Well, it’s that exciting time again when I can announce the release of a new publication! 😀
I’m super thrilled to be able to share with all of you Anarchy for the Innocents, which I’ve been working on for the past few months, and was in fact one of the reasons for not being too active here on this blog.
The book, a historical fantasy, 4,000-line epic poem set during one of the most turbulent times in English history, is now getting the Special Edition Hardcover treatment!
If you have an interest in Anglo-Saxon history, are a fantasy reader and love to odd-bit o’ poetry (as Samwise Gamgee would say) every now and then, your support in this endeavour would be most appreciated!
Rewards and bundles are there for the taking, so head over to the Kickstarter campaign page and take a look.
In the meantime, copies of the paperback edition of Hæstingas are still available from Amazon.com and Amazon UK.
The Lay of Aotrou and Itroun and The Lay of Leithian are, in my opinion, two masterly-crafted long, epic poems (even though the latter, alas, remains unfinished).
I am no poetry expert, having never managed to successfully appreciate many poems (especially those of the modern sort, with free verse and all that), but there was something in Tolkien’s own poetic writings which I found accessible, instant and attractive. And while Tolkien might not be considered one of the great poetry writers, his verses seem to embody a character of their own — steeped in history and language, harking back to the style and tone of the great classical works, The Odyssey, The Divine Comedy and, naturally, Beowulf. Continue reading “Tolkien’s Poetry | Octosyllabic Couplets + New Project Announcement”→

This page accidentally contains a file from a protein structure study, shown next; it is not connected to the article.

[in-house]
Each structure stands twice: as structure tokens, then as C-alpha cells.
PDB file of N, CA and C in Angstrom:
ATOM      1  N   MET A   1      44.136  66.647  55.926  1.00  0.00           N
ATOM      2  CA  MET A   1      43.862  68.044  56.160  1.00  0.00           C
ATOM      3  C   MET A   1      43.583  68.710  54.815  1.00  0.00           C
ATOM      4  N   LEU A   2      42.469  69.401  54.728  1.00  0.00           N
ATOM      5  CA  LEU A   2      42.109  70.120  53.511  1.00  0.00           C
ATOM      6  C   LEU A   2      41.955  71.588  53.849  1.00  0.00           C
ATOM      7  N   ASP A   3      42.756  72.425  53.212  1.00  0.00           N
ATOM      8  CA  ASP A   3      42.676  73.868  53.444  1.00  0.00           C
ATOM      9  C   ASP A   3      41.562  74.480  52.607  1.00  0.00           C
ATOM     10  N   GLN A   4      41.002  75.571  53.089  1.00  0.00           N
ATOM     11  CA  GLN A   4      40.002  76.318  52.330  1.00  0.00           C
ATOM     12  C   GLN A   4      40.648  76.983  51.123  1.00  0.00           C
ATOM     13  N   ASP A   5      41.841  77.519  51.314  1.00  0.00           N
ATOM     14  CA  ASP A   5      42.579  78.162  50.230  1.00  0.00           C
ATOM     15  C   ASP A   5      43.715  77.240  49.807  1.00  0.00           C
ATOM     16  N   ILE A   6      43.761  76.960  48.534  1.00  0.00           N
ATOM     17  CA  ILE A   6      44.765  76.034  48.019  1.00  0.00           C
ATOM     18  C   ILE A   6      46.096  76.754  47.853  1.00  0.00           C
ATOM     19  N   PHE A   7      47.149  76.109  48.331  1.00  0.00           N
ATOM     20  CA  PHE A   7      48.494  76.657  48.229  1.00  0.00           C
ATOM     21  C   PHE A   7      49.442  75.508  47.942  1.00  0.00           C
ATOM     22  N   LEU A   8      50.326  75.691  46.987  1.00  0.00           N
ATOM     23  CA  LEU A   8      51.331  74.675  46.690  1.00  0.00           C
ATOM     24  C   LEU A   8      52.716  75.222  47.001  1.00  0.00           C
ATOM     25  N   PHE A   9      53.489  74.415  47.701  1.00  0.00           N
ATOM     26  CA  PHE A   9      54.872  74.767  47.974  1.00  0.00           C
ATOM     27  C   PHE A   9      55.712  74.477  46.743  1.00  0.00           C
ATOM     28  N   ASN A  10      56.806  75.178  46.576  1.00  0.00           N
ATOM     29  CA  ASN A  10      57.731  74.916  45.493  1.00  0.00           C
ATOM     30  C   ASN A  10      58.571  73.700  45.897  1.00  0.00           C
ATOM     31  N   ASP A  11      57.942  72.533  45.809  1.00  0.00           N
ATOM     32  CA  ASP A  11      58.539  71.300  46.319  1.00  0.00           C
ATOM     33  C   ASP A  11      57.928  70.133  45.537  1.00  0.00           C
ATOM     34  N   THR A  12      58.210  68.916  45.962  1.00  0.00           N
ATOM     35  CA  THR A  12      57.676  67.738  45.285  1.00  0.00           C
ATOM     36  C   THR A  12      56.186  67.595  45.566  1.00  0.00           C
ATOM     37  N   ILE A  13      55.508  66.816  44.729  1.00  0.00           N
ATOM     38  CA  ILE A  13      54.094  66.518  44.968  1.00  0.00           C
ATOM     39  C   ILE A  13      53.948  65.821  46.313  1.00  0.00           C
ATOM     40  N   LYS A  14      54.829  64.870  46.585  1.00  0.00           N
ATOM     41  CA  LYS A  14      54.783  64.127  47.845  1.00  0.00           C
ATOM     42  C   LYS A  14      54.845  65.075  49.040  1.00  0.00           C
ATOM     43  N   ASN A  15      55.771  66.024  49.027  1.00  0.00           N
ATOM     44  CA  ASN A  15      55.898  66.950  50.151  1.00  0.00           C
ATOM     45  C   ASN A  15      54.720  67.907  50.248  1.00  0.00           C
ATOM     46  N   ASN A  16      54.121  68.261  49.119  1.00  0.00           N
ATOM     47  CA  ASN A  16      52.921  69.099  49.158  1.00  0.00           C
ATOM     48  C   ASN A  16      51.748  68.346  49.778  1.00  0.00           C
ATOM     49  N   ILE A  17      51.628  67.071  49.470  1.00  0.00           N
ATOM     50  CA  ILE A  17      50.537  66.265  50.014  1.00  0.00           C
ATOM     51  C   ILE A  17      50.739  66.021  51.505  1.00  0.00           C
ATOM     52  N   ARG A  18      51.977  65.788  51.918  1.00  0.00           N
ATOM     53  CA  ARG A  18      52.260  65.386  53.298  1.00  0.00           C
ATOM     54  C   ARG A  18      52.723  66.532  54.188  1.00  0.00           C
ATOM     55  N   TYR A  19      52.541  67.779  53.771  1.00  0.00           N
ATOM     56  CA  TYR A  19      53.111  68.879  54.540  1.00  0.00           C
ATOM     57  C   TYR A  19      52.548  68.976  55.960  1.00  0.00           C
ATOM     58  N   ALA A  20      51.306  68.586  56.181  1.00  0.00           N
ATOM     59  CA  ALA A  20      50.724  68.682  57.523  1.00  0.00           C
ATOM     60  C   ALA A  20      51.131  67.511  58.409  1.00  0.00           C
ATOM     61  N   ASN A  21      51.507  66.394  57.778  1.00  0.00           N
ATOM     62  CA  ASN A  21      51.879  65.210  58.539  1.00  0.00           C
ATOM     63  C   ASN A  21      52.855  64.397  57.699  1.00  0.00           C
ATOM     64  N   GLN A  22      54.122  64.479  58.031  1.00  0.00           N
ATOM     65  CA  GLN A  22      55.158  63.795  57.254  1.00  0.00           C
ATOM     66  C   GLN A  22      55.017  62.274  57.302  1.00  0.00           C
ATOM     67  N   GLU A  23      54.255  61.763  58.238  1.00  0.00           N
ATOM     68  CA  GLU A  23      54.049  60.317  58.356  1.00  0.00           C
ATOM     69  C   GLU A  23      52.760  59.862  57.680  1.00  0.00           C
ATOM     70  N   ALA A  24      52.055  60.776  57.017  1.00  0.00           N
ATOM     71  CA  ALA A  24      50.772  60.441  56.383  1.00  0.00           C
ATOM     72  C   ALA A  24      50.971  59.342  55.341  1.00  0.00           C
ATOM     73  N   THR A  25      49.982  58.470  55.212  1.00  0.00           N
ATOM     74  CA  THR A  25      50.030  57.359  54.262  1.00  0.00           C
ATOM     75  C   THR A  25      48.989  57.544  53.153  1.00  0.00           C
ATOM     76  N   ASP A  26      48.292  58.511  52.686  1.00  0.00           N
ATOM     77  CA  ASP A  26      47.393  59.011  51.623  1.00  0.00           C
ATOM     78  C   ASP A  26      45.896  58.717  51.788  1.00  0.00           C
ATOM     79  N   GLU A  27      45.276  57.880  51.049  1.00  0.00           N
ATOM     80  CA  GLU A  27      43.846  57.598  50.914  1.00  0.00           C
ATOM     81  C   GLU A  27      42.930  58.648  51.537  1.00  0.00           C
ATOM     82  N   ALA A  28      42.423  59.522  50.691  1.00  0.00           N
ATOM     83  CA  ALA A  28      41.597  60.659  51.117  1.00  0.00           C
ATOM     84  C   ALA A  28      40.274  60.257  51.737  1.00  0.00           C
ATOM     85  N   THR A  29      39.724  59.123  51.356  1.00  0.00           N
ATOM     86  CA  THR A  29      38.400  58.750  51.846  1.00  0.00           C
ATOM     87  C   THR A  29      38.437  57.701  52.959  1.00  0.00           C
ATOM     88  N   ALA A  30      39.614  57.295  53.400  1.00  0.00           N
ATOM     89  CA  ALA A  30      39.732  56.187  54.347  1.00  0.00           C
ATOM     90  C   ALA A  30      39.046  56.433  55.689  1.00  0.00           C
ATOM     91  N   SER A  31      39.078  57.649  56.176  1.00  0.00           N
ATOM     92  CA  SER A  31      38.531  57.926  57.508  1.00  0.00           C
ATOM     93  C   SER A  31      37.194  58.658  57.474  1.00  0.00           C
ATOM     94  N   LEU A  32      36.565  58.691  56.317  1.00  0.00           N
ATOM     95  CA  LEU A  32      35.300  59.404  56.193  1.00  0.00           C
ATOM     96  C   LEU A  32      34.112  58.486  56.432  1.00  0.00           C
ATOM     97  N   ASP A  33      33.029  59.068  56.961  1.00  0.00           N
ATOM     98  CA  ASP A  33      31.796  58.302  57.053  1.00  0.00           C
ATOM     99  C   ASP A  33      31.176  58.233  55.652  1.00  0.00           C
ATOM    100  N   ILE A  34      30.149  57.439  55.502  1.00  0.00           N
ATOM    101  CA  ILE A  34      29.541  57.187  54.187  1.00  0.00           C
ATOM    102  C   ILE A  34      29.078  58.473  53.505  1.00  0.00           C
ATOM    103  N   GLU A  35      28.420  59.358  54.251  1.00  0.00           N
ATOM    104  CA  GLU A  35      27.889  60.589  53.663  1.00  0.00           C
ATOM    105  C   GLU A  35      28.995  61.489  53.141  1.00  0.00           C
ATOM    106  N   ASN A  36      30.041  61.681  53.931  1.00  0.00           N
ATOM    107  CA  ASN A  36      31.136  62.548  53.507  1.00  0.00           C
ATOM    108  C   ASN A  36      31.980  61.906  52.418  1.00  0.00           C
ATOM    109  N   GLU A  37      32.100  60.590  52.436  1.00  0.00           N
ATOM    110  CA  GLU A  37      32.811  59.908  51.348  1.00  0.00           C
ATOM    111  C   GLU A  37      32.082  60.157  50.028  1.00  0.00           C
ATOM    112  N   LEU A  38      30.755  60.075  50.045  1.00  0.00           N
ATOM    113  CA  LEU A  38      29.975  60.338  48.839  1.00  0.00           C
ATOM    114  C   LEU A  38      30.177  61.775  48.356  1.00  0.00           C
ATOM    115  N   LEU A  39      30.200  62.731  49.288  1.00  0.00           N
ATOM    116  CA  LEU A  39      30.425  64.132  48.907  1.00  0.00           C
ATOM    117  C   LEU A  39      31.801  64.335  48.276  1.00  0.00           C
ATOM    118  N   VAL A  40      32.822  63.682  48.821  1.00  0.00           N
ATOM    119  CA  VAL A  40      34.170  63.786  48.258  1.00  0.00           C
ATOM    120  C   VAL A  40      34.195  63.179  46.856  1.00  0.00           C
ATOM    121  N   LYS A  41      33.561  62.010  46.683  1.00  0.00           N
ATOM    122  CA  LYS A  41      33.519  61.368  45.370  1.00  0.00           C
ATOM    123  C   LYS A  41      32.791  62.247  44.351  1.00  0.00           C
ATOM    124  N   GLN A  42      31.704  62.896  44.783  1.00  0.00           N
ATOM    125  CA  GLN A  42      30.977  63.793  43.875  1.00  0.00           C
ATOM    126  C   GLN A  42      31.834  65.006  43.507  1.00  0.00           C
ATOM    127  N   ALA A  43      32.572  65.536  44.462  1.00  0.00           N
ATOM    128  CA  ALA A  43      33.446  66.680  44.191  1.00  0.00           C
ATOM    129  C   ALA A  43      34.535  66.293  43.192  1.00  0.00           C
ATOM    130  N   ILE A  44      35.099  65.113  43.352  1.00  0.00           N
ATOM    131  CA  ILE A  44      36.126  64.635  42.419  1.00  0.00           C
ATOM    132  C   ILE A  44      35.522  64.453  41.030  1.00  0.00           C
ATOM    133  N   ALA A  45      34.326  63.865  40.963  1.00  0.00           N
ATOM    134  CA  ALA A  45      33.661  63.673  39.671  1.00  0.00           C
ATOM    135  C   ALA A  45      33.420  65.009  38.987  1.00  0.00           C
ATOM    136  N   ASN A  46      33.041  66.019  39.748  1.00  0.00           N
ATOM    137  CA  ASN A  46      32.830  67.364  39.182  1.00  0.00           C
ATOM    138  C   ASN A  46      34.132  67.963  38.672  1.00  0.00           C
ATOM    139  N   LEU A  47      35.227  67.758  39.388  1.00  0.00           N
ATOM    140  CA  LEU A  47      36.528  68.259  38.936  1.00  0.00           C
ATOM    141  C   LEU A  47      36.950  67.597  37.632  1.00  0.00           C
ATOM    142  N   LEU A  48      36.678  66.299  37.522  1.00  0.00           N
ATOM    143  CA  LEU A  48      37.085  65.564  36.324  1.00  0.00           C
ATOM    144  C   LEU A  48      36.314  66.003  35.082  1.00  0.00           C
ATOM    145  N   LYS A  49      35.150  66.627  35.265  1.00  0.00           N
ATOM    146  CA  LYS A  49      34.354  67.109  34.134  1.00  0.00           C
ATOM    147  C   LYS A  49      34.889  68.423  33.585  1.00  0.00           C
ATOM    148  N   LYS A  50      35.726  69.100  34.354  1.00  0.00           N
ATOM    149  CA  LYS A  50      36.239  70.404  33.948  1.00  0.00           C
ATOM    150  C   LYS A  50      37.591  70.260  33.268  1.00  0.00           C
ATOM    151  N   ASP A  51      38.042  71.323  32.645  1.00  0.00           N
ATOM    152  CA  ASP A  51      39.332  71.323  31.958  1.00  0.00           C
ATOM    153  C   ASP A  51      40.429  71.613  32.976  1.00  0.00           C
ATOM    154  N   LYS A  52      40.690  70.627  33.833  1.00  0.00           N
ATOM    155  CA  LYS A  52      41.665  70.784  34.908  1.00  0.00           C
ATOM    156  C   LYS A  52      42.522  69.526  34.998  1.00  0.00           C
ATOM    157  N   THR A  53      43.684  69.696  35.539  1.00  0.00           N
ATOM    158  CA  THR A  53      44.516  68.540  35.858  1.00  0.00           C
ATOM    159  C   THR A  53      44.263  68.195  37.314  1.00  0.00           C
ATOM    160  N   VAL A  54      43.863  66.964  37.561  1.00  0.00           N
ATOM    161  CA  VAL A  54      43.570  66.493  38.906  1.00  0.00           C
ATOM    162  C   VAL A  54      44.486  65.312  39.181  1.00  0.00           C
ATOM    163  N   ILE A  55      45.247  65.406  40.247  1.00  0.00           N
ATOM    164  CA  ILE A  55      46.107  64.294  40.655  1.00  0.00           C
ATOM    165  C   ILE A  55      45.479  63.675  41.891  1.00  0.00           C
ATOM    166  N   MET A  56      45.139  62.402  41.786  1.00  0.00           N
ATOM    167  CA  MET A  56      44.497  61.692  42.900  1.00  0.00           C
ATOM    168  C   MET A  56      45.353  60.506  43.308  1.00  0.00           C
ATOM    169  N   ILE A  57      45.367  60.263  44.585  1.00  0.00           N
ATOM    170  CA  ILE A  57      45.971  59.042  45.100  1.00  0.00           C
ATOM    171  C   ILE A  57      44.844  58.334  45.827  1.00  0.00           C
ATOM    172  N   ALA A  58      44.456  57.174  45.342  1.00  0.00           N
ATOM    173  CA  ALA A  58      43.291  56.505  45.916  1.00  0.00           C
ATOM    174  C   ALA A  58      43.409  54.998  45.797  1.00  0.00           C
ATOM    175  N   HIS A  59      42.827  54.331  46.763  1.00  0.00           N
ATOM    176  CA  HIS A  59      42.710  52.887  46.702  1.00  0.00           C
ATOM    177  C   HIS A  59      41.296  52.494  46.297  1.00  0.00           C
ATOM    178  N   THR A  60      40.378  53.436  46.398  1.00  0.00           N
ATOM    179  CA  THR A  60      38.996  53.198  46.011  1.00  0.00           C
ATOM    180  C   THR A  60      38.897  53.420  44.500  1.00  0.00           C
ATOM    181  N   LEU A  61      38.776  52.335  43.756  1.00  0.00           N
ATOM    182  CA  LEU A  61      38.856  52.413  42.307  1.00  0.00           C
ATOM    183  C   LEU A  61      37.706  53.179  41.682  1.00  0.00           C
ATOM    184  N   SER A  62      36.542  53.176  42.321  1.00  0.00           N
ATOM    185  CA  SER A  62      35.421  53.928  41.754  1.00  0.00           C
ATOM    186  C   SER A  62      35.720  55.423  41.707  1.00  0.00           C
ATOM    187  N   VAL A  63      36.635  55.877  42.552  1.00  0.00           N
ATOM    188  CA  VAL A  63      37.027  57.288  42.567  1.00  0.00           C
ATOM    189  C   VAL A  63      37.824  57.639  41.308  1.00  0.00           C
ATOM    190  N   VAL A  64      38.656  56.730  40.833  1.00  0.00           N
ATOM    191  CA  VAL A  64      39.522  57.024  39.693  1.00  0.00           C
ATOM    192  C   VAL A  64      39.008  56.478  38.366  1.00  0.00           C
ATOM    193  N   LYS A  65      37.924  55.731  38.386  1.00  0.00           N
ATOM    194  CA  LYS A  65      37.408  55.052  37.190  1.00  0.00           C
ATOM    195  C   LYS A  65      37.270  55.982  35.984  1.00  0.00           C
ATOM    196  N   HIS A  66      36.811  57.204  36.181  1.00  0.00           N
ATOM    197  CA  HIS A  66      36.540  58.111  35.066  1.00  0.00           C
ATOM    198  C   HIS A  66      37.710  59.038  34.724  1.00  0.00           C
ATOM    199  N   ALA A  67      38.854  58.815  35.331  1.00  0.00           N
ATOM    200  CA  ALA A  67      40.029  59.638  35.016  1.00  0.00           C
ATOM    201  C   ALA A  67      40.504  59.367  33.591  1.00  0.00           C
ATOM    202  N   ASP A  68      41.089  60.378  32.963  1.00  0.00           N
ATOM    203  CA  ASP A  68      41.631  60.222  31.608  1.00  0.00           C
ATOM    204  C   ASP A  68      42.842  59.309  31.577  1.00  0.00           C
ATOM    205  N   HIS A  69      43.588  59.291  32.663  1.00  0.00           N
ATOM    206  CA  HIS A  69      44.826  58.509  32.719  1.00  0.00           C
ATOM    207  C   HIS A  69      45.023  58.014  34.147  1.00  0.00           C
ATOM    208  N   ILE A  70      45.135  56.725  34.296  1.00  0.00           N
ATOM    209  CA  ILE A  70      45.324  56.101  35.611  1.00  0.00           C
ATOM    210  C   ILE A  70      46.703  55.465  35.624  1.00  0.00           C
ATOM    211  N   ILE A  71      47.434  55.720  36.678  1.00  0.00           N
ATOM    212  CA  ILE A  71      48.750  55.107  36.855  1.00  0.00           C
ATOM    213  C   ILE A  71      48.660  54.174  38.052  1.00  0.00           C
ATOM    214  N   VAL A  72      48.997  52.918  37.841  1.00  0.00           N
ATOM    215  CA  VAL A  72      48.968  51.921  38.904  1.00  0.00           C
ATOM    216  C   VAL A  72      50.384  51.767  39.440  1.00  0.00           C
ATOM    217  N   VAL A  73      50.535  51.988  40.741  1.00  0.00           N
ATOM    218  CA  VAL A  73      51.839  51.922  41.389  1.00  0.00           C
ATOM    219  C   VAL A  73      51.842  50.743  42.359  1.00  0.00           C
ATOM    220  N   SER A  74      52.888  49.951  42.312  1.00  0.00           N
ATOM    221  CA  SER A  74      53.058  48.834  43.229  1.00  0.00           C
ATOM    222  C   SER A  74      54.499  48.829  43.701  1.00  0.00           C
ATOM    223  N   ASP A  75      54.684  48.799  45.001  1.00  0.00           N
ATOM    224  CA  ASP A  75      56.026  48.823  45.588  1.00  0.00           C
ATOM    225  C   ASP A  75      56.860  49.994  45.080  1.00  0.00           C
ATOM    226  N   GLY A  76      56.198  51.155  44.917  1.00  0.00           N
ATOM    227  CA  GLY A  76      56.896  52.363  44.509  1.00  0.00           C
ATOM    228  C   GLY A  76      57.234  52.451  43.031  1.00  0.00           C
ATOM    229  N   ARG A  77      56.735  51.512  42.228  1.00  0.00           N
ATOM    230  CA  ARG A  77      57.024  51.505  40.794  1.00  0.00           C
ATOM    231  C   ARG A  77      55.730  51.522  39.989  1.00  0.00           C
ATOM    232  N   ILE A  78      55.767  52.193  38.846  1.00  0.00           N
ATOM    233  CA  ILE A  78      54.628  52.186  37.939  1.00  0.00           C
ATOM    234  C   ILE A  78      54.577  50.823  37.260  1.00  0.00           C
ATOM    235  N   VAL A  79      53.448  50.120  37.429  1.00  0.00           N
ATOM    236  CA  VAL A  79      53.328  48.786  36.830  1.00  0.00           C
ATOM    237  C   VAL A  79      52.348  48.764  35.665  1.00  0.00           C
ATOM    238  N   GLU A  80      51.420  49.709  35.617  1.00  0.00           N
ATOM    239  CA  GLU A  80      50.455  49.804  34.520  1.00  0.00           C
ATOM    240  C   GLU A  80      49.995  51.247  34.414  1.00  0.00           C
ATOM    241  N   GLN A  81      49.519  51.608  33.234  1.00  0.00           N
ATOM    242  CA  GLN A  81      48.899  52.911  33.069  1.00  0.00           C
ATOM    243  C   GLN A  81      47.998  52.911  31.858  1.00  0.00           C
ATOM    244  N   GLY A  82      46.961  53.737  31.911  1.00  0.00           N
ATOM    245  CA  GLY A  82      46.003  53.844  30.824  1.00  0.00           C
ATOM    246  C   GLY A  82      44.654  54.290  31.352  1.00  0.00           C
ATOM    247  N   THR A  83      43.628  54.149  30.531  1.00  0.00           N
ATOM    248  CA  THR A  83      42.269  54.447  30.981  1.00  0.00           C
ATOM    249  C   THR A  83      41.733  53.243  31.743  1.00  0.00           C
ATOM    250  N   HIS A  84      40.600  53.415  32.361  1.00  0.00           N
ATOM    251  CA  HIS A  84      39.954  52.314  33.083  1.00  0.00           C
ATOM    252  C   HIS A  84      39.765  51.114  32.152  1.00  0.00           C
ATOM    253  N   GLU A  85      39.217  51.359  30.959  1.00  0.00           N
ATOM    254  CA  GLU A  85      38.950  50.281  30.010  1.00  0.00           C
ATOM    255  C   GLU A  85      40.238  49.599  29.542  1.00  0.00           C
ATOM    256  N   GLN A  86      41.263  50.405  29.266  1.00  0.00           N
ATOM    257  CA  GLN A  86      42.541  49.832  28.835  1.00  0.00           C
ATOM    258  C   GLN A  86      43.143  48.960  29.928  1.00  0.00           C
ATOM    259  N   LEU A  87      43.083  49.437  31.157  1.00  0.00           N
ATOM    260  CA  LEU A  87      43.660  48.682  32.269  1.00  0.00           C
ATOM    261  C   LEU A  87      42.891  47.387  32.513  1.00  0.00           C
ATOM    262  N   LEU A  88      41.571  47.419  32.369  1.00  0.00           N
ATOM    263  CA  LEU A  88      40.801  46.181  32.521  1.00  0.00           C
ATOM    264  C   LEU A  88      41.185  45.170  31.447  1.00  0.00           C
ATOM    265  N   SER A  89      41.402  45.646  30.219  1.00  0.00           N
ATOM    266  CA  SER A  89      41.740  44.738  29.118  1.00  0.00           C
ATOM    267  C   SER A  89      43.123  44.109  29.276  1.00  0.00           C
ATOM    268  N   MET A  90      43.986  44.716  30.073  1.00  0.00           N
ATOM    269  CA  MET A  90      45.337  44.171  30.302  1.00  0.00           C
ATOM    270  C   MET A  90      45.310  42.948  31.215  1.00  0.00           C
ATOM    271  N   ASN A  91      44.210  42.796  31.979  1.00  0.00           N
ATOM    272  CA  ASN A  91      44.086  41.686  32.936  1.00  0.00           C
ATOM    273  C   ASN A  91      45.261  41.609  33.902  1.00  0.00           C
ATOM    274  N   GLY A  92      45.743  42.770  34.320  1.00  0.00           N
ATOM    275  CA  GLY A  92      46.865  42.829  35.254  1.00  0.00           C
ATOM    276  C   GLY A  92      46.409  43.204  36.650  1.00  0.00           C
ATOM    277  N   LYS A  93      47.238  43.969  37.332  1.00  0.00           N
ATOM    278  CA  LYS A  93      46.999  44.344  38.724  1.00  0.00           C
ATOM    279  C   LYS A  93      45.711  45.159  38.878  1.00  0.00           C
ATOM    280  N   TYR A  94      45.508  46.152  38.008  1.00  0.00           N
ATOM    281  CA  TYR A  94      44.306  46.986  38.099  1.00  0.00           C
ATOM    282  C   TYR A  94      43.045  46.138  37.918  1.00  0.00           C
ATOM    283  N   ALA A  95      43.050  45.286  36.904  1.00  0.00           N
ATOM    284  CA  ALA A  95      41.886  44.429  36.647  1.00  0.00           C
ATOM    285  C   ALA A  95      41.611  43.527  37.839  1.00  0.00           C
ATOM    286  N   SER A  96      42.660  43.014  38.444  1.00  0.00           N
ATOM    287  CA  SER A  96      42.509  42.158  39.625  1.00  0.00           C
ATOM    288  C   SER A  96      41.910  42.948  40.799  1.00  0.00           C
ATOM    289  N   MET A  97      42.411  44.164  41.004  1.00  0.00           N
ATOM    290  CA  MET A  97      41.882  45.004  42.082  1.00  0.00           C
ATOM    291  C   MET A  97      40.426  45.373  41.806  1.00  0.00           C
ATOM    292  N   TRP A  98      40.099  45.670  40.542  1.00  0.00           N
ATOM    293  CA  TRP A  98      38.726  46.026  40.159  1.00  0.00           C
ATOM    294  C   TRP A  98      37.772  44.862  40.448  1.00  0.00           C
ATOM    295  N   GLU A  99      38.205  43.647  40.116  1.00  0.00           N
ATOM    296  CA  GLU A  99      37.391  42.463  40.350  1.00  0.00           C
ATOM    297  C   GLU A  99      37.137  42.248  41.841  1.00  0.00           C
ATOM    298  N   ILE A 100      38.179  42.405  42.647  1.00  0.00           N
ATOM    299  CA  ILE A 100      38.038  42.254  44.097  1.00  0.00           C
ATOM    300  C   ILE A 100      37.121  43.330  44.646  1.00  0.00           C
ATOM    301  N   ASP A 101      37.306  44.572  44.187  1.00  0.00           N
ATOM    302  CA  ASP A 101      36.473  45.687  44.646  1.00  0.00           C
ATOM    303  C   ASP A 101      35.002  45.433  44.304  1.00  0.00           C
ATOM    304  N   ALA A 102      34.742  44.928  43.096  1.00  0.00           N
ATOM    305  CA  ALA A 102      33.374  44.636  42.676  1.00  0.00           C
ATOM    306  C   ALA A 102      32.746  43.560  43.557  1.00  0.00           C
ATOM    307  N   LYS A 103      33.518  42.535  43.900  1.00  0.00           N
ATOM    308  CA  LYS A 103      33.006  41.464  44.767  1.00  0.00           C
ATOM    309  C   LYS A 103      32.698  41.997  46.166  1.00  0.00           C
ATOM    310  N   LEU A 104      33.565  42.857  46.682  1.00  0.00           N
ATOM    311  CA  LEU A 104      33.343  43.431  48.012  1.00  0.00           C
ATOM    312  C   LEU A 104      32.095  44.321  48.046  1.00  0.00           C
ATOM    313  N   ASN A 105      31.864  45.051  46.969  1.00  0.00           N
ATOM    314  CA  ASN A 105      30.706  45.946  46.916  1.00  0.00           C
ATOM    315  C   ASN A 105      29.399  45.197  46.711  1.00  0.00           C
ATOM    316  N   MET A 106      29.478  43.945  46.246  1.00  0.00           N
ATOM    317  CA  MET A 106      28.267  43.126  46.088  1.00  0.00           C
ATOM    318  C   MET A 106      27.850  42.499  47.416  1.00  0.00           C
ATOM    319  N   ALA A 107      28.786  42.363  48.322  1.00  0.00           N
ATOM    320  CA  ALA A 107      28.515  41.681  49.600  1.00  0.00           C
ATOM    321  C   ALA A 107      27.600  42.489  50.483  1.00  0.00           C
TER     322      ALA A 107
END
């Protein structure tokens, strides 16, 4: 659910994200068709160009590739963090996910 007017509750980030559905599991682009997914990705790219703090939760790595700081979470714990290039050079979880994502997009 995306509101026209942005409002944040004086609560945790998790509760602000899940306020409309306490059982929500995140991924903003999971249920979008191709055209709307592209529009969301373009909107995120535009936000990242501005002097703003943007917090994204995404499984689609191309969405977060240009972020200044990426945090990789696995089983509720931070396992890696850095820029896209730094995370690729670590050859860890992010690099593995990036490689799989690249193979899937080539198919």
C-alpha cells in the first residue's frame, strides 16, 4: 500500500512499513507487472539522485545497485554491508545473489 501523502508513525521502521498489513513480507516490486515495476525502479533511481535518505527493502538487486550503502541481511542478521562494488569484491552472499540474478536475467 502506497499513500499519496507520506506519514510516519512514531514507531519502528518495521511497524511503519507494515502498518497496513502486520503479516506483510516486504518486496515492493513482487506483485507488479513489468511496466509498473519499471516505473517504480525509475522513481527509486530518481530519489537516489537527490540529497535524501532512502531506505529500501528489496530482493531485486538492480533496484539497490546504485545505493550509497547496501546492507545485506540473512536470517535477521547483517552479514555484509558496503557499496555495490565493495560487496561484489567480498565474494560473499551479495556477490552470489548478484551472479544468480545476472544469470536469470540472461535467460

You may or may not remember (for which I wouldn’t blame you), that I had in mind a little project that would attempt to conclude Tolkien’s unfinished poem The Fall of Arthur.
You may also recall how much I love this poem and that I had posted an extract way back at the end of August last year (The Writing Begins), hoping to complete the poem in a further 4 cantos (approximately 200 lines each).
Tolkien’s poem ends at Canto V (‘Of the setting of the sun at Romeril’); this project thereby attempts to reconstruct Cantos VI to IX. Weirdly enough, my first update picked up from Canto VII, titled: ‘Arthur lands in Romeril’.
This time, I’m posting an extract from the beginning of Canto VI: ‘The Departure of Gawain’.
As I’ve said before, the verses are more in freestyle form rather than the Old English metre I had originally attempted. I’ve decided to focus more on the rhythm and the sense of every line.
Furthermore, I am in no way attempting to write on the same level as Professor Tolkien – that is rather impossible to do.
The Anglo-Saxon Epic Receives Treatment from the Anglo-Saxon Professor
If you’ve read your fair share of Tolkien, at some point in your reading you would certainly have comes across numerous references highlighting the author’s fascination towards Anglo-Saxon culture and literature.
Beowulf, made up of three thousand lines written in the Old English metre, remains the single most important work of the period.